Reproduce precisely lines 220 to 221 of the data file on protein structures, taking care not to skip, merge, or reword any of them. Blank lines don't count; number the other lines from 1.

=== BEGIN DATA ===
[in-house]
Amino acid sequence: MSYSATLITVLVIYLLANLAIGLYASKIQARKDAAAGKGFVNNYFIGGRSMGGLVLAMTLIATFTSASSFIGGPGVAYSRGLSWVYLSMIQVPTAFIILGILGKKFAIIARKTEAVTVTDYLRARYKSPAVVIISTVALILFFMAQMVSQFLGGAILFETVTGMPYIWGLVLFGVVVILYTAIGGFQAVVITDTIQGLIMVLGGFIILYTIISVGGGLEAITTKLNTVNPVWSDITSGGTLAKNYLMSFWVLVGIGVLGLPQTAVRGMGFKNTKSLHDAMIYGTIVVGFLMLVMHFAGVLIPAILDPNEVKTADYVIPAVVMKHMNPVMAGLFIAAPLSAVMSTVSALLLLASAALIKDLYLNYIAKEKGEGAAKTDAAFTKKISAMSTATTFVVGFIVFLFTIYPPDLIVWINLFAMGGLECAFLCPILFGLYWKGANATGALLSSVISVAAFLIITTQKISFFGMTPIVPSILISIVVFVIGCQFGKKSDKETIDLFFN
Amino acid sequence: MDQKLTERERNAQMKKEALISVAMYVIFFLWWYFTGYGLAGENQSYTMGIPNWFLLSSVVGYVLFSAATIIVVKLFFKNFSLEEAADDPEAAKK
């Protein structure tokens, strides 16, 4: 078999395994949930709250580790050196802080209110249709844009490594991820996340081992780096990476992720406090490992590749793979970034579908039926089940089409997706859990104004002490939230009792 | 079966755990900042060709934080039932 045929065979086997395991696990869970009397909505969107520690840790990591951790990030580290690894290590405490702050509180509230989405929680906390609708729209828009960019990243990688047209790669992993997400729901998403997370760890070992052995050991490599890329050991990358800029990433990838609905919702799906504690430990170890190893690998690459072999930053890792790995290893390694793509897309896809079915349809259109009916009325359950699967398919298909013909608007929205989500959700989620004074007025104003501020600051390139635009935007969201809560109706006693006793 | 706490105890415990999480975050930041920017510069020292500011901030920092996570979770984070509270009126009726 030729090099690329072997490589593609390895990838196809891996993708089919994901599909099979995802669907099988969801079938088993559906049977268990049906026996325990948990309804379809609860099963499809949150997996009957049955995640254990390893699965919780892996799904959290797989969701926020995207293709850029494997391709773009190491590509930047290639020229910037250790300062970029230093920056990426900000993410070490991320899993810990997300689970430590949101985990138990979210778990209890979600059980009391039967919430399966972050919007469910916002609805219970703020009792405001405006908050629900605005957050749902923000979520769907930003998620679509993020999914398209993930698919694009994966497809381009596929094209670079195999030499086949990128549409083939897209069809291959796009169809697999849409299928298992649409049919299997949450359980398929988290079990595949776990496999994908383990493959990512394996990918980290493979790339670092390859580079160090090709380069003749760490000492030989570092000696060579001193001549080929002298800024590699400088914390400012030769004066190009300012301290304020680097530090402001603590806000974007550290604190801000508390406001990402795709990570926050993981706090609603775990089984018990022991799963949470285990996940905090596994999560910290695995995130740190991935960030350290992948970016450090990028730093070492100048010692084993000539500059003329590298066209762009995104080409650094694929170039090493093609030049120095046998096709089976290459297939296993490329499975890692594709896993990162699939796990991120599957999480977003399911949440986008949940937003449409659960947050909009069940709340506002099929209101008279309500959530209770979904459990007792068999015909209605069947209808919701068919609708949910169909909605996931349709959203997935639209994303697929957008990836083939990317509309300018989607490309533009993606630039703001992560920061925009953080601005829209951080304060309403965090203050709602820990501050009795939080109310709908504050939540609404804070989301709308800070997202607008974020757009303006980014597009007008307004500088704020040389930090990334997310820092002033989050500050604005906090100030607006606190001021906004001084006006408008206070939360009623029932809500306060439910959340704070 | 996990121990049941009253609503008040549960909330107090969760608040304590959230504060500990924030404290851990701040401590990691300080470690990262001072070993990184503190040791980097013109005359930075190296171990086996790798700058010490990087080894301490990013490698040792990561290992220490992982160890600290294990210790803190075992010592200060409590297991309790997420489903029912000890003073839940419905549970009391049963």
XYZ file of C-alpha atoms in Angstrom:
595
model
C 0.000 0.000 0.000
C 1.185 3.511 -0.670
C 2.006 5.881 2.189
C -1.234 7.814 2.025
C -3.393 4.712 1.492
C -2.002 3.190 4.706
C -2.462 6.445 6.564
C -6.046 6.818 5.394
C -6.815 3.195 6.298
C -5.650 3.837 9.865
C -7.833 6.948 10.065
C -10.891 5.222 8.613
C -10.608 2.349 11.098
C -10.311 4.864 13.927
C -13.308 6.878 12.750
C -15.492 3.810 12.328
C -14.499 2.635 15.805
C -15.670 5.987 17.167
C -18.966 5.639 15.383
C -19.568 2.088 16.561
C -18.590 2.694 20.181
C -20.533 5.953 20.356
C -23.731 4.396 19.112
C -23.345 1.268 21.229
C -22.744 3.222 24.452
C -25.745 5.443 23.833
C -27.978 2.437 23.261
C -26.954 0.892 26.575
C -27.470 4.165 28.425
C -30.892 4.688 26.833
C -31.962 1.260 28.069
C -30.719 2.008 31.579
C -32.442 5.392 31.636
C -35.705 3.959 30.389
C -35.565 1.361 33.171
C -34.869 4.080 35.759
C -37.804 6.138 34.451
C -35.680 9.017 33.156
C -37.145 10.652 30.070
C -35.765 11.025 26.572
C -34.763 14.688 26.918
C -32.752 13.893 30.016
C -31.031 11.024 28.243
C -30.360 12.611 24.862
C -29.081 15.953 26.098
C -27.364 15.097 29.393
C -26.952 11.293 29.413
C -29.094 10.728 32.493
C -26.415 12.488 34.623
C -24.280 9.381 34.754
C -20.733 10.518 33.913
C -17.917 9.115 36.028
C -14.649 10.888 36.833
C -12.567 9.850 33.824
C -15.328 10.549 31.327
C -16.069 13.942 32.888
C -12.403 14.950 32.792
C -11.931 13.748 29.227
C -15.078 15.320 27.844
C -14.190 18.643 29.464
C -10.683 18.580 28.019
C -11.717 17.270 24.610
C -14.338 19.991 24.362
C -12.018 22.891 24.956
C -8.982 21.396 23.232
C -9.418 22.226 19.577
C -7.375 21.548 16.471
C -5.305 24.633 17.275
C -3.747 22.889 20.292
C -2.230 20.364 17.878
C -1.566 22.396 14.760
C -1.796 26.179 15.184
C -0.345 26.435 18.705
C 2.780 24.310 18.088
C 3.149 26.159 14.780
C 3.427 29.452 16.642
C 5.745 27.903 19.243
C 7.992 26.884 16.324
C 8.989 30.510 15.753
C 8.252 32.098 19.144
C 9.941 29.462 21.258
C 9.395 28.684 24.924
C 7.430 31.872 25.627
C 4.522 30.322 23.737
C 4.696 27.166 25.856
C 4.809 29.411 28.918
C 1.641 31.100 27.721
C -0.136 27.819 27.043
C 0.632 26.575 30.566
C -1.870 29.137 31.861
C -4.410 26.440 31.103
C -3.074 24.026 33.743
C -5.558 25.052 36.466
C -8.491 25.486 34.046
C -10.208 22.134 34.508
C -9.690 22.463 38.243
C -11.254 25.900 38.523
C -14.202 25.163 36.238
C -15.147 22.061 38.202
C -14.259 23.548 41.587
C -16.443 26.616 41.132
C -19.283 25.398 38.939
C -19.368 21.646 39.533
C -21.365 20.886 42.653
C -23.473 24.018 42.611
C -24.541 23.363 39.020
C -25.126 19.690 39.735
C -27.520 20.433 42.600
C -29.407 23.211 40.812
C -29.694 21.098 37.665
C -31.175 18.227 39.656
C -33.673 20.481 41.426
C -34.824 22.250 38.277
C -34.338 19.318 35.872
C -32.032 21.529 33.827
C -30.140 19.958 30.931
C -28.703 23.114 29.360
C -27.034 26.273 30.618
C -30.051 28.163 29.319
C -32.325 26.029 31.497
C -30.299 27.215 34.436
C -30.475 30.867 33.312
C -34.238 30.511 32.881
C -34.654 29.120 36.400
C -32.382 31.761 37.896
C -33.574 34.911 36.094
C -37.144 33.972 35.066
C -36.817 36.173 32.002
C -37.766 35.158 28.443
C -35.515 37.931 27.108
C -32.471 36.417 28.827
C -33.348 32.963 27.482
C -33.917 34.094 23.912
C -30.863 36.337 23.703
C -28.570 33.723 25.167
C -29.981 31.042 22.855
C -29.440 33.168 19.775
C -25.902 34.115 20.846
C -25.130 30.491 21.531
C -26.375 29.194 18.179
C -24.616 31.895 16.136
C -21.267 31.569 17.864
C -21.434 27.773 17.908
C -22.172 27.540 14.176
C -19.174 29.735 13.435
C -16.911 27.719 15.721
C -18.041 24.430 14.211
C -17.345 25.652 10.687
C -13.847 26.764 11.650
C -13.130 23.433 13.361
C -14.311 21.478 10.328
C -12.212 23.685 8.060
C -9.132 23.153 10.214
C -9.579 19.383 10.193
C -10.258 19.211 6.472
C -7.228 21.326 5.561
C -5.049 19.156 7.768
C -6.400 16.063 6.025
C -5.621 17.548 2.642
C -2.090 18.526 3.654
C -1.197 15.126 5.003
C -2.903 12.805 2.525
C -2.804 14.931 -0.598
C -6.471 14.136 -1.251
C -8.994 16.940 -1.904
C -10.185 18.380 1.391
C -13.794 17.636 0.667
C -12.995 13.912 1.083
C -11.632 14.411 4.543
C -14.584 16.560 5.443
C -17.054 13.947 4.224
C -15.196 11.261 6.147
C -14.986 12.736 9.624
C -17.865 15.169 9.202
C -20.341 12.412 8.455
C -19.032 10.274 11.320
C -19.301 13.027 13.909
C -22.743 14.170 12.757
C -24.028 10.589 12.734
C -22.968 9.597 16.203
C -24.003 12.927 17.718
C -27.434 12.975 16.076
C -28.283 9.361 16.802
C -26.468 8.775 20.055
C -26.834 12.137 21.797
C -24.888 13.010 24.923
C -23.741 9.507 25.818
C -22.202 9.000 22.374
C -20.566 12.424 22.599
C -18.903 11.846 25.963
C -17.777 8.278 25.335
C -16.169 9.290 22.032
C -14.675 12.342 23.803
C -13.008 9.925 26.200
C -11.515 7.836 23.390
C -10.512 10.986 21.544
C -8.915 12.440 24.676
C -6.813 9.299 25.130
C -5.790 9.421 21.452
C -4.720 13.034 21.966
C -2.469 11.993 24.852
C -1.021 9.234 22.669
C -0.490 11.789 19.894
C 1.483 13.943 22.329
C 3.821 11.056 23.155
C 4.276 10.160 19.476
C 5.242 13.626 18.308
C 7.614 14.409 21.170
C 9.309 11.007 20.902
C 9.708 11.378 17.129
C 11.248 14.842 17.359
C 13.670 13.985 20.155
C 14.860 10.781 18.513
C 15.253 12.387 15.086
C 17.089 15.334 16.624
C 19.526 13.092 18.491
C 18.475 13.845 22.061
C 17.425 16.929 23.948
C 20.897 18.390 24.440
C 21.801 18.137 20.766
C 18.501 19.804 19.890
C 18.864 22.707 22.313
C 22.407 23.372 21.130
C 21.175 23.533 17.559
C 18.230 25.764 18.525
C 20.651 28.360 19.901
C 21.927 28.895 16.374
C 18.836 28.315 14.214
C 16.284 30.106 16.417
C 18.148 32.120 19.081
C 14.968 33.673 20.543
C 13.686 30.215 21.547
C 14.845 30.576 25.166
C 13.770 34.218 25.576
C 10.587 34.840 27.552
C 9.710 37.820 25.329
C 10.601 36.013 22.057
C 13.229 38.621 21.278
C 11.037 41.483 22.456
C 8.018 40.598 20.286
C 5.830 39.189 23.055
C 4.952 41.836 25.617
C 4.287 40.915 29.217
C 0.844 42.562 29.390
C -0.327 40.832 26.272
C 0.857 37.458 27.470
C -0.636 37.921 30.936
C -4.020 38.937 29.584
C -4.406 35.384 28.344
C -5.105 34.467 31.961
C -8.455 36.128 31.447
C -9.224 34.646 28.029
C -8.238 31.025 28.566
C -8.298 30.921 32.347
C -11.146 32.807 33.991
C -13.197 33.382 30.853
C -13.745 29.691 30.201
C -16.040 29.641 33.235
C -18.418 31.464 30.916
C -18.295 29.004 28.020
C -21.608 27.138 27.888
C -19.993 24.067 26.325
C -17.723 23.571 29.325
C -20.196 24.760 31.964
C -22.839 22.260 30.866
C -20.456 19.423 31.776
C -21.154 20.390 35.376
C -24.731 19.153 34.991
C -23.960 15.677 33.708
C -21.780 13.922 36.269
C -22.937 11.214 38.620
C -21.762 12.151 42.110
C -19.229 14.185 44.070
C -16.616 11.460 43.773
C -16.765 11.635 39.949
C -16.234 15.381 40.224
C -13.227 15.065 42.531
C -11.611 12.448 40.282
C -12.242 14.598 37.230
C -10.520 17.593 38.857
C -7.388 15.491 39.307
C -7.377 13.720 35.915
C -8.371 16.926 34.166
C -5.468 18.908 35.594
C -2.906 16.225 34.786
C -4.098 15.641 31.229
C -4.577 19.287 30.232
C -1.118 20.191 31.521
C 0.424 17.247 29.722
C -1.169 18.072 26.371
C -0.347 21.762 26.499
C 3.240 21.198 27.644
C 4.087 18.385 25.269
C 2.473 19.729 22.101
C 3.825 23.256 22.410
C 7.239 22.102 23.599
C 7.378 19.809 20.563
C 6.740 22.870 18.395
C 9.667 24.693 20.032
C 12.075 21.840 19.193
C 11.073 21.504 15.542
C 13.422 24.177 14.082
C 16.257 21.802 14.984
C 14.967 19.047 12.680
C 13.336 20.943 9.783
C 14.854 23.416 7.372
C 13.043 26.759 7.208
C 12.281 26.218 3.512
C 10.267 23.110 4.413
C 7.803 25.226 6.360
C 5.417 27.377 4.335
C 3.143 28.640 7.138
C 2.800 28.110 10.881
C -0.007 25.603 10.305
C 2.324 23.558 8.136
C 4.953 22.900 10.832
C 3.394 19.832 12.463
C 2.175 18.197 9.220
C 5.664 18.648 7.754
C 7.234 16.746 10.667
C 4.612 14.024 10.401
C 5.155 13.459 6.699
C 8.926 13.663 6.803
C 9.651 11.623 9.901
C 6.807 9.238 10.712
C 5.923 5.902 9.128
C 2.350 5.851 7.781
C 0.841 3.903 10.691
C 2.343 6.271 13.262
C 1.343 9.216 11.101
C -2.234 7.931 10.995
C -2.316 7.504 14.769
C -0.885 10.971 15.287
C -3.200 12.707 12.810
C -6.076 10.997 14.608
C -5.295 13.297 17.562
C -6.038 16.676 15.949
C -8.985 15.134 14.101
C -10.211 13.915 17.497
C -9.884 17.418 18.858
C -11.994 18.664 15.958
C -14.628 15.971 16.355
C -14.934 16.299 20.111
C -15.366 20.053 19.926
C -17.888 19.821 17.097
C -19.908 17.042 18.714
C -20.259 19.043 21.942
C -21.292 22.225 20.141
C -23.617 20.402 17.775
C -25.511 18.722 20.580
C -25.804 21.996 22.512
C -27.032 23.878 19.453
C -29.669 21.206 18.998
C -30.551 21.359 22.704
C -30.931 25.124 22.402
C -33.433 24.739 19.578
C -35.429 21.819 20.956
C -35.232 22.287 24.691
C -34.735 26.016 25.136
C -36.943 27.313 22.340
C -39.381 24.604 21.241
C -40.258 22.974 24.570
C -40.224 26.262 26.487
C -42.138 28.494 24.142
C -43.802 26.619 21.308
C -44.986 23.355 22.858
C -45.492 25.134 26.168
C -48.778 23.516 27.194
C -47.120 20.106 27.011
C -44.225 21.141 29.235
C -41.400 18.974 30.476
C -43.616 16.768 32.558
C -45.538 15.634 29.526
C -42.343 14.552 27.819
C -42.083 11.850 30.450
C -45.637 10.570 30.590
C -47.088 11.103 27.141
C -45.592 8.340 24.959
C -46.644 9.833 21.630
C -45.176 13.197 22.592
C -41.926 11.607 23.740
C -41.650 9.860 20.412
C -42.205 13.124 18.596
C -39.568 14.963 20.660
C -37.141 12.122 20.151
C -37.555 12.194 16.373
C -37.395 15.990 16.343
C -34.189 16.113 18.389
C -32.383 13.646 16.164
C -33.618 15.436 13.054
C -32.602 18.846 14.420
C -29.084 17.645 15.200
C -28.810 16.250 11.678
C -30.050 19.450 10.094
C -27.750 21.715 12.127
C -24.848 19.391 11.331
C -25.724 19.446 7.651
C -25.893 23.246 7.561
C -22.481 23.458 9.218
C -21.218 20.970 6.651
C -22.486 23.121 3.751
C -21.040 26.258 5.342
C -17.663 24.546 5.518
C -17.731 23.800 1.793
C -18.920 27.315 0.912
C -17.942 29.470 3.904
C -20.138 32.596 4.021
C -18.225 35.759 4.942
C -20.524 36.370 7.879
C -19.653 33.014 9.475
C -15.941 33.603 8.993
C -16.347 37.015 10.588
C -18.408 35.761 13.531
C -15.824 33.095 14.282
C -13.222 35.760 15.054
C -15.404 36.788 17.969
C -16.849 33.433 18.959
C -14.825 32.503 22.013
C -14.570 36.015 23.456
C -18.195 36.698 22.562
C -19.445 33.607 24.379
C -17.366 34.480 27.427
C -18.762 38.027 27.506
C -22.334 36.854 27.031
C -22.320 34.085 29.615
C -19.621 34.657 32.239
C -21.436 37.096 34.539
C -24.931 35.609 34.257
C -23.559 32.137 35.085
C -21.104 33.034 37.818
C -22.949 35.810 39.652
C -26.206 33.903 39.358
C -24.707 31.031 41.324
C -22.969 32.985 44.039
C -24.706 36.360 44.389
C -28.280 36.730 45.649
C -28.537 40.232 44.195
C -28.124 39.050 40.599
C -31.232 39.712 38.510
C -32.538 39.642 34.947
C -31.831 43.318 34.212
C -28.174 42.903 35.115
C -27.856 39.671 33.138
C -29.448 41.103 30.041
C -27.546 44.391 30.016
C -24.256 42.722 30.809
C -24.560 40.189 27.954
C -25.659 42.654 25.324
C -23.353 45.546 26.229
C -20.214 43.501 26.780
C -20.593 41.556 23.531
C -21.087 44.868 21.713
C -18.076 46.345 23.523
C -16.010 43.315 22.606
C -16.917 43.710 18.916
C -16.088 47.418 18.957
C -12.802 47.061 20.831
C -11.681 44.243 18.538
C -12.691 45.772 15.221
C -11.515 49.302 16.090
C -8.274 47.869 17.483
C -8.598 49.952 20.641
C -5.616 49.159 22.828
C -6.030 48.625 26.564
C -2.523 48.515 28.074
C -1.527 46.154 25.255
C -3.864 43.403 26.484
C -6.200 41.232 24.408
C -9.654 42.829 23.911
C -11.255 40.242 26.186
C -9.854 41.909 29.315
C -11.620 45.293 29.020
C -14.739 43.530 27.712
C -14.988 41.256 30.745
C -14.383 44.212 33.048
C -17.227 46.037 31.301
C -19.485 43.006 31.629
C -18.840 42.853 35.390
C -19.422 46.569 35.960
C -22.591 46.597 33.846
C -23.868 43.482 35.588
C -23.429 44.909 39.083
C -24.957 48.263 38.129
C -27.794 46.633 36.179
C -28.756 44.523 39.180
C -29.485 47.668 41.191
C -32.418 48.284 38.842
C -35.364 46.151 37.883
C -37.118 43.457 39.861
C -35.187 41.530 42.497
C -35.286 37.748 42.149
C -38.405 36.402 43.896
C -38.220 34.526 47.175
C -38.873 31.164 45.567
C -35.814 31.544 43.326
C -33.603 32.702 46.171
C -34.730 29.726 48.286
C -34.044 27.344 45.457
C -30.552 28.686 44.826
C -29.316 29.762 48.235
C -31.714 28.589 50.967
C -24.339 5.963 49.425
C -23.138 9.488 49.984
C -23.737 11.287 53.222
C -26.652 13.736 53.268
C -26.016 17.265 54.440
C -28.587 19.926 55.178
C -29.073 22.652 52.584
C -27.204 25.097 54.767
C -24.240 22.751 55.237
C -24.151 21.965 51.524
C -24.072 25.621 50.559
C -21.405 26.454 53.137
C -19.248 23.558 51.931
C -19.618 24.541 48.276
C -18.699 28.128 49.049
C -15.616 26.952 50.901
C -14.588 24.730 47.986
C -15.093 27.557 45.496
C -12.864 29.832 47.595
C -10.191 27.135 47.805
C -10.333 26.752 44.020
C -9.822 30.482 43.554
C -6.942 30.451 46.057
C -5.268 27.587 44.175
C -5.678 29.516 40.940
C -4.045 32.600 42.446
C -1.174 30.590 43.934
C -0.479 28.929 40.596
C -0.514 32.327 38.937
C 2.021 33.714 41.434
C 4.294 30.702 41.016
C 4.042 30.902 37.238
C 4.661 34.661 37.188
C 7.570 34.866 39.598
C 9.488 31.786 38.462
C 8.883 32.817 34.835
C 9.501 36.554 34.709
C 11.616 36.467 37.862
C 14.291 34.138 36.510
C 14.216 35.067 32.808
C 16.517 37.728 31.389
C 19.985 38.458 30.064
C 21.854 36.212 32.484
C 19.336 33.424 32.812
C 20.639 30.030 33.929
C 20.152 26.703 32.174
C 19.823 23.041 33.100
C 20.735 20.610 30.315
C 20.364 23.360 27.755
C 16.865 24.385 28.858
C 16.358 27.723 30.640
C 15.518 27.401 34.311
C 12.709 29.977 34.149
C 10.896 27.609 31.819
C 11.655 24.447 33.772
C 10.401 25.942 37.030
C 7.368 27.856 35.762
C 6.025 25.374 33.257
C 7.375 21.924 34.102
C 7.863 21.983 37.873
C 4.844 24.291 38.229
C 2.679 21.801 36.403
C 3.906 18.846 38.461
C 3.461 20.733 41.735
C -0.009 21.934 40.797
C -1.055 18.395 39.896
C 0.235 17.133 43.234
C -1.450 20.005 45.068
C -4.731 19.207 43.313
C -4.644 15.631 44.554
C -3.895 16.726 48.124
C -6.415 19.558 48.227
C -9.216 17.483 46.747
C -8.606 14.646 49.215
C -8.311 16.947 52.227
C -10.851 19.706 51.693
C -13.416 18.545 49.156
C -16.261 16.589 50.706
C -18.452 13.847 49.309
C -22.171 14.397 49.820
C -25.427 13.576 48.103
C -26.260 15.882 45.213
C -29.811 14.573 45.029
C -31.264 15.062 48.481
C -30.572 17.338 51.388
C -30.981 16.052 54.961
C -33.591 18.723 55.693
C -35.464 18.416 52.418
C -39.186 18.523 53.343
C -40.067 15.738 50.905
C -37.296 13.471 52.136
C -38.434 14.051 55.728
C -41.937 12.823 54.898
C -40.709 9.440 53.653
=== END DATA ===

C 14.860 10.781 18.513
C 15.253 12.387 15.086